new light on old sites


Leave a comment

Geophysics Methodology 101 – Part One

There were two major questions we needed to consider when it came to tackling geophysics for Swallowcliffe:

  1. How do you pick a place to do geophysics?
  2. How do you actually do geophysics?

We’ll walk through each of these questions and really break them down.

Question #1 – How do you pick a place to do geophysics?

As you can see from our previous post on the site’s location, the area we’re looking at is pretty large. English Heritage scheduled an area covering three separate fields:

Swallowcliffe_Down_1945_Field names

Dr. Clay’s 1920s excavation of Swallowcliffe Down took place in an area that overlaps Fields B and C, and parts of Field A were also mapped and possibly explored (the original excavation can be quite unclear sometimes!). When Elizabeth and I made our initial site visit in Spring 2014, we found visual evidence of the site in the lower right-hand corner of Field B:

OLYMPUS DIGITAL CAMERA

It’s difficult to see, but there’s a slight, semi-circular ridge a few meters beyond the fenceline. English Heritage also recorded a series of undated dyke systems at the opposite end of Field B. We also found a raised earthwork in the upper right-hand corner of Field A:

OLYMPUS DIGITAL CAMERA

For these reasons, we decided to prioritize the lower right-hand corner of Field B, all of Field C, and as much of Field A as possible (focusing on the upper right-hand corner). We wanted to survey the dyke systems on the left-hand side of Field B as well, but there were several issues with that:

Swallowcliffebiggrid

We’ll come back to this grid in Question #2, but for now, I would like to point out that each yellow square in the photo above corresponds to a 30 by 30 meter grid square. Therefore, Field B covers an area of about 93,600 square meters. Our team would only consist of six members working two machines in teams of three, and we would only have a week to complete the geophysical survey.

This is why we had to prioritize the specific areas that were mapped in Dr. Clay’s original report (the areas marked in red). We promised ourselves we would survey as much of the center and left side of Field B as possible, depending on how quickly we would get through the area of the site itself and how the data looked. While it would be great to find new things outside the site, we wanted to find the things Dr. Clay missed within the site – specifically, Iron Age roundhouses and four-post structures.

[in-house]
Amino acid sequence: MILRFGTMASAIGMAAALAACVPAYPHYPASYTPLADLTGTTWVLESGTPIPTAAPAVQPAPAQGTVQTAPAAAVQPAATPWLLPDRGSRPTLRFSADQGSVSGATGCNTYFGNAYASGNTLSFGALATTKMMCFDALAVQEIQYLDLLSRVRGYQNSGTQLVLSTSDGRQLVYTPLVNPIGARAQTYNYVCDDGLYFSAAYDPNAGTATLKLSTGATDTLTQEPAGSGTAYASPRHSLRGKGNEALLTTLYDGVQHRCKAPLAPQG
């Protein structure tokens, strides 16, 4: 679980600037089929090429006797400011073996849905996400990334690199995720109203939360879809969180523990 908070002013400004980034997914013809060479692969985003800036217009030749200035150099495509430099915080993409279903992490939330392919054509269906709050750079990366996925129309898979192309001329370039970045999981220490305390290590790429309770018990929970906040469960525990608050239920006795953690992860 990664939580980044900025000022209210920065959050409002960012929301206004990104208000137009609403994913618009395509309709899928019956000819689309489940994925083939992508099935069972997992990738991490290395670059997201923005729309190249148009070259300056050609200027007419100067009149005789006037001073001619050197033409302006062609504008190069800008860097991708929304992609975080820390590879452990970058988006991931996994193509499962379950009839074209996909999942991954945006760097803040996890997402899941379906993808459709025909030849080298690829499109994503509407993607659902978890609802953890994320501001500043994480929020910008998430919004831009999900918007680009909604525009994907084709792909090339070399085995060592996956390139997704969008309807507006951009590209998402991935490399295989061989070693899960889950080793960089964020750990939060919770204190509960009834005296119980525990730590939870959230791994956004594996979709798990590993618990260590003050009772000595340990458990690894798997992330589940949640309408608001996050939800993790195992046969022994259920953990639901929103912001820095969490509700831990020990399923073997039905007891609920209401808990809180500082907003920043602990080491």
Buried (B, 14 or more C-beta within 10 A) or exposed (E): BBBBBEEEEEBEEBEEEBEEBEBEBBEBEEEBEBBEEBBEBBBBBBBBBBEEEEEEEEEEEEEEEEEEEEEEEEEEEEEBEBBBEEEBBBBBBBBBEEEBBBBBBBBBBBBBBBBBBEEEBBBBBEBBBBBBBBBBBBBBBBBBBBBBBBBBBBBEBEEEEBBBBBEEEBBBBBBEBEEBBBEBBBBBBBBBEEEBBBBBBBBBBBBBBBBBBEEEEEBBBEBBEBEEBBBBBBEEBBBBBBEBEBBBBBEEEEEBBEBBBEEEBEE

So, now you know how we picked the site. Coming up next: how to do geophysics!

Advertisements


Leave a comment

Brief Introduction to the Project

Hi there!

Our first post contained an excerpt from our funding application, but I thought I would provide a better explanation of our project and why it is significant.

The site at Swallowcliffe Down in Wiltshire was excavated in the 1920s. An interesting array of material was recovered, including pottery, spindle whorls, weaving combs, glass beads, and brooches. This material came from a series of pits that Clay excavated. In the 1920s, they though that people in the Iron Age lived in the pits and that they represent the domestic structure of time time. Now we know that this wasn’t the case and that the pits were most likely used for grain storage. However, because of Clay’s excavation methodology (which is very different from today’s), he did not look for other structures, such as roundhouses.

Our project aims to re-explore the site at Swallowcliffe in an effort to better understand the nature of the site. We are using geophysical survey to locate the original excavations, but we are also hoping that we will be able to discover new previously unknown features. The nature of the site remains very unclear, since we cannot definitively say whether it was a settlement or not, without evidence for roundhouses. There is also quite a lot of evidence for other periods of activity at the site, so it will be interesting to see how the Iron Age site relates to earlier features and how later activity relates to the Iron Age site.

We hope that this provides a useful overview. We will be updating the blog and twitter account throughout the fieldwork from the 19th-24th of July.